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I like feeling the sun on my face. A breeze carries the smell of lilacs across the yard and I tilt my head, so it floats into my nose. Momma and me sit on the front porch, looking across the field at the weathered barn. Daddy’s rusty tractor sits crippled near the pig pen with patches of tall weeds swaying around it. The cows and pigs were sold some time ago.

Daddy lets the screen door slam.

“You startled her, Ezra,” Mamma says.

“Ah well,” he says, the Jessup County Gazette folded under one arm. “I went ahead and made that call.”

The wooden floor boards rattle and creek under Daddy’s heavy boots. Beads of sweat, from his forehead, drip down his face. “Move over, now,” he says to Mamma and shoves in beside her on the porch swing.

A ladybug lands on Mamma’s thick arm. Maybe, it’s drawn to the flower print on her dress. She brushes it away, then rests her hand just below the fleshy part of her moist neck. Her eyes are bluish-gray. They look past me, like Mamma is picking out her thoughts from the Cherry trees up the road.

“It doesn’t seem like the right thing,” she says.

“You leave things to me, Anna. I always know what’s best.”

Daddy unfolds his newspaper. I can read the big print on some of the pages. Roosevelt Signs New Deal, it says.

“Brighter days are coming to us, Anna.”

Daddy glances over at me, and then turns back to his paper.

I learned to read when Billy was little. I was ten years older than him, but I didn’t go to school like Billy. I was born with afflictions, so Mamma and Daddy kept me home, mostly. Watching Billy do his lessons was the most joyful part of my day. He would read those stories about Dick and Jane. I used to laugh, ‘cause he would get tangled on words I knew. I would laugh, ‘cause I knew all of those words.

“You be quiet now, Jenny,” Mamma would say.

“Billy,” I’d say, laughing.

Billy would stick out his tongue at me and giggle.

“You and your brother can play later, Missy.”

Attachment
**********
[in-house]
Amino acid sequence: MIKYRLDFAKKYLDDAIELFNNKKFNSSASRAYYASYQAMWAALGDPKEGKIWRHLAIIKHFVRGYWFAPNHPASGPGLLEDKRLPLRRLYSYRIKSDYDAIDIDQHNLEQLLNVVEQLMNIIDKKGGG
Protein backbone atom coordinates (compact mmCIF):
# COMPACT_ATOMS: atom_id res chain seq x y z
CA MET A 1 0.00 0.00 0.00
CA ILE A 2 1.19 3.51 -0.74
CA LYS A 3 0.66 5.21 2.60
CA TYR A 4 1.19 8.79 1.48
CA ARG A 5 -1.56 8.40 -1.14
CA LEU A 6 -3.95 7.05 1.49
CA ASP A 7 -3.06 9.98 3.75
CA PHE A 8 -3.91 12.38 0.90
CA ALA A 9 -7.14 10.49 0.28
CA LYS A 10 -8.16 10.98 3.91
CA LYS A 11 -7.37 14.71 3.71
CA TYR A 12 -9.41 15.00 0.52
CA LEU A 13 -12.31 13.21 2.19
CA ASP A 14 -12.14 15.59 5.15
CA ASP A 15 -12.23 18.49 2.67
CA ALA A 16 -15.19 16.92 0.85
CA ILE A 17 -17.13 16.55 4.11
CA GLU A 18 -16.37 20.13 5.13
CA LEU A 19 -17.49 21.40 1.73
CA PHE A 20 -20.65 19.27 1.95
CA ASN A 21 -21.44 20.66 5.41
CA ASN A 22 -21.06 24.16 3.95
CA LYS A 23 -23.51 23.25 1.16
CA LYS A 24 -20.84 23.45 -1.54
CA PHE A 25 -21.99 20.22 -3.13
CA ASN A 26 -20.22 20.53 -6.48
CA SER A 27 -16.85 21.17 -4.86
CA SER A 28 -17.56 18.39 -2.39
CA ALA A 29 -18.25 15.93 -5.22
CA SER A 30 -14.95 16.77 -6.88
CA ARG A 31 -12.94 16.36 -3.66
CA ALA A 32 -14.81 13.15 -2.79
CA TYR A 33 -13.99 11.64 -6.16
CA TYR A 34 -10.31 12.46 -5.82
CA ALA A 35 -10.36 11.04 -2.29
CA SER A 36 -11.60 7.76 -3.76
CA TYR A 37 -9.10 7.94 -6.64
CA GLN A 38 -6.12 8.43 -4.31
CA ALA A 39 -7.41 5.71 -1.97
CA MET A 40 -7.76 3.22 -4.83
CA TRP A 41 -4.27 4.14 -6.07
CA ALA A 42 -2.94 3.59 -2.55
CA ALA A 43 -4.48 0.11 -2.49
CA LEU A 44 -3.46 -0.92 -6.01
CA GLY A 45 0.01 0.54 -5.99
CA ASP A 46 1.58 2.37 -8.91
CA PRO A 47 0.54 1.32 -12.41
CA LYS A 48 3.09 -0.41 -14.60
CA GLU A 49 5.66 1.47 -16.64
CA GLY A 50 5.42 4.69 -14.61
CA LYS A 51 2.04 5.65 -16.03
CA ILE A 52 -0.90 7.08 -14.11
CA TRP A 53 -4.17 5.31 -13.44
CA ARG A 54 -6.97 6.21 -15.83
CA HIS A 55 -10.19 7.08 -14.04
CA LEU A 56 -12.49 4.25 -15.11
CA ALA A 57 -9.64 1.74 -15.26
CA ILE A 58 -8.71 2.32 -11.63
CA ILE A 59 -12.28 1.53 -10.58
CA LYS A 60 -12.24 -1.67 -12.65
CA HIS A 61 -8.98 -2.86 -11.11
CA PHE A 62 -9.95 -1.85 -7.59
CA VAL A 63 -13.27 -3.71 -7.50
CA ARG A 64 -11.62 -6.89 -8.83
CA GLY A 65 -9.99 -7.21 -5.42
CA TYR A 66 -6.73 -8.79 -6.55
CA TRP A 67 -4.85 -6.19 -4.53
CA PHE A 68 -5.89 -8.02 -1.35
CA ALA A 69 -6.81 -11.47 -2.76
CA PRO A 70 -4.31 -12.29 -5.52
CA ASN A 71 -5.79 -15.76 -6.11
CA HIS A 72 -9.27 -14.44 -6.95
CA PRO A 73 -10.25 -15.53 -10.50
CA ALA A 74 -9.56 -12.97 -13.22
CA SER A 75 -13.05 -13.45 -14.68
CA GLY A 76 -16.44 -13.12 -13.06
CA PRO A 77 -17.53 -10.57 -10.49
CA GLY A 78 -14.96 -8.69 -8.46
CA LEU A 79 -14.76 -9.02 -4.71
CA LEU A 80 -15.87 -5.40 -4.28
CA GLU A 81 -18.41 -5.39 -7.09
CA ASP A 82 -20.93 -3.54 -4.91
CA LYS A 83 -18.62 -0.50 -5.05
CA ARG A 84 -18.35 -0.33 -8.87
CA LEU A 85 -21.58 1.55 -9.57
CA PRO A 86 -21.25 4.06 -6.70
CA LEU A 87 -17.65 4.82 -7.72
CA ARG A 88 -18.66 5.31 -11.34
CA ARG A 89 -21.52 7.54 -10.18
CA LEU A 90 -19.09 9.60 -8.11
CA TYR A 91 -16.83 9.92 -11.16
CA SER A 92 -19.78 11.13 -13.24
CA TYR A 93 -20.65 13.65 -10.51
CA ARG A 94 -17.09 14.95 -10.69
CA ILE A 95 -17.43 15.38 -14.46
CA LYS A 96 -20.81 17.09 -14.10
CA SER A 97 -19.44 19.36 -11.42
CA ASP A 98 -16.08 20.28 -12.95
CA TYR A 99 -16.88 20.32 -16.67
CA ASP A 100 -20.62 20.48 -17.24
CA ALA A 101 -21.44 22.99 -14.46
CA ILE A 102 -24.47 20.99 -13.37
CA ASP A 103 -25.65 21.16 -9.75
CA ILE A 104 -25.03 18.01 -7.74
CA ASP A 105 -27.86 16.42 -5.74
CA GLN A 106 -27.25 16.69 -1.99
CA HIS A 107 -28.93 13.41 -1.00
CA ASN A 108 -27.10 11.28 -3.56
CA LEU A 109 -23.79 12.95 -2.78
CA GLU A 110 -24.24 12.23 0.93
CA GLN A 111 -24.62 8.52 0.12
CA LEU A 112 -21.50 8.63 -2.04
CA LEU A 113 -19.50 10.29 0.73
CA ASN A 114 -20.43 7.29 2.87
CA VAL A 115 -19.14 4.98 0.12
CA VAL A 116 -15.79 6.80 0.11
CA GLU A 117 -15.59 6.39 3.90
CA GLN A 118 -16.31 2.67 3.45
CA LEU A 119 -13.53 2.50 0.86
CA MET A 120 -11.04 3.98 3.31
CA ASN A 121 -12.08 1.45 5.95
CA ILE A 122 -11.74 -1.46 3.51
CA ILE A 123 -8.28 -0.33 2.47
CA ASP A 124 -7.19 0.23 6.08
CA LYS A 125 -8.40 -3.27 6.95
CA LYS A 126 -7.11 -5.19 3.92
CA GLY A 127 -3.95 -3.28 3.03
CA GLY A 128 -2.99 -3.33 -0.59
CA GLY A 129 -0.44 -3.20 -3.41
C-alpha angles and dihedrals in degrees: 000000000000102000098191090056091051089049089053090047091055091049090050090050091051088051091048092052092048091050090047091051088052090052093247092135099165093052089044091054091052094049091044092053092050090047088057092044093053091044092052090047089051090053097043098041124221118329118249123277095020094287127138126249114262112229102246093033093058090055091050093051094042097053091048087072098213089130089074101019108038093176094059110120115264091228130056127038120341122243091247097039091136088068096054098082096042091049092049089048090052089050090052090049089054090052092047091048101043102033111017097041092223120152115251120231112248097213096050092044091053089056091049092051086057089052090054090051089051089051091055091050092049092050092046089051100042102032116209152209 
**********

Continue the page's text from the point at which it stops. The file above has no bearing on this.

Mamma had sternness in her voice, but I could tell by her eyes that she didn’t mean it.

Two chipmunks scurry atop the fence, like they’re playing. I think about playing sometimes. It used to tickle me, watching Billy and his friends run across the meadow towards the train tracks. Watching those kids had me dreaming about how my legs would carry me, if I could run. Last night, I dreamed that we were playing Hide-n-Go-Seek in the corn fields. We dodged in and out through the tall stalks. Billy tackled me. I fell to the ground laughing. But that was just a dream.

Billy died almost a year ago, when he was just 16 years-old. Mamma aged a hundred years that day. He was her hope, she said. She lost her smile after that.

She keeps Billy’s picture between her favorite psalms in Aunt Edna’s Bible. She turns to those delicate pages whenever Daddy goes off places. That’s when the kitchen feels most like a church, with Billy’s black and white propped on the table, and Mamma’s face melting in reverence. I never could tell her about what happened to Billy. Although, sometimes I think she knows.

It was hot on the day Billy died. I sat out on the porch most of the morning. The sun steamed my skin, until I blistered. Mamma put a cool towel over my face, but it didn’t help the stinging much.

“I’m sorry, Jenny,” she said. “I should have minded you better.”

Mamma was riled on account of what Daddy done. Our little Collie dog, Merle, had her puppies under the front porch the day before. Daddy crawled under there early and stuffed those pups in a sac.

“We can barely feed ourselves, Anna,” he said and took those yelping puppies away in his old truck.

I cried for those puppies, and for Merle. I knew how sad she felt. A thing can feel a loss, even if it can’t tell of it.

I suppose the heat had dizzied me some, because I couldn’t stop crying over those puppies. All day long, stinging tears rolled down my face. Daddy’s eyes burned me too. I knew how he gets, but I couldn’t keep from crying.

“Stop her squawking!” Daddy said, tracking mud across Mamma’s scrubbed floor.

“She’s ailing, Ezra.”

Mamma piled mashed potatoes onto his plate.

“I’ll walk Jenny around a bit, Mamma,” Billy said. “I was fixen to get some air anyway.”

“But you haven’t finished your meat loaf.”

“That’s okay, Mamma. I don’t mind.”

Daddy grabbed his arm. “Set her in the other room and come back to the table.”

“Why, Daddy? She’s upset.”

“Do as I say!”

Daddy slammed his fist on the table, causing the dishes to pop-up, and Mamma, Billy and me to shudder.

Now, Billy was born with Mamma’s kindness, but he had Daddy’s stubbornness in him, too. He turned and wheeled me into the parlor, out the door, and into the cool evening air. He pushed my chair along the country road for a short time, and then turned me around.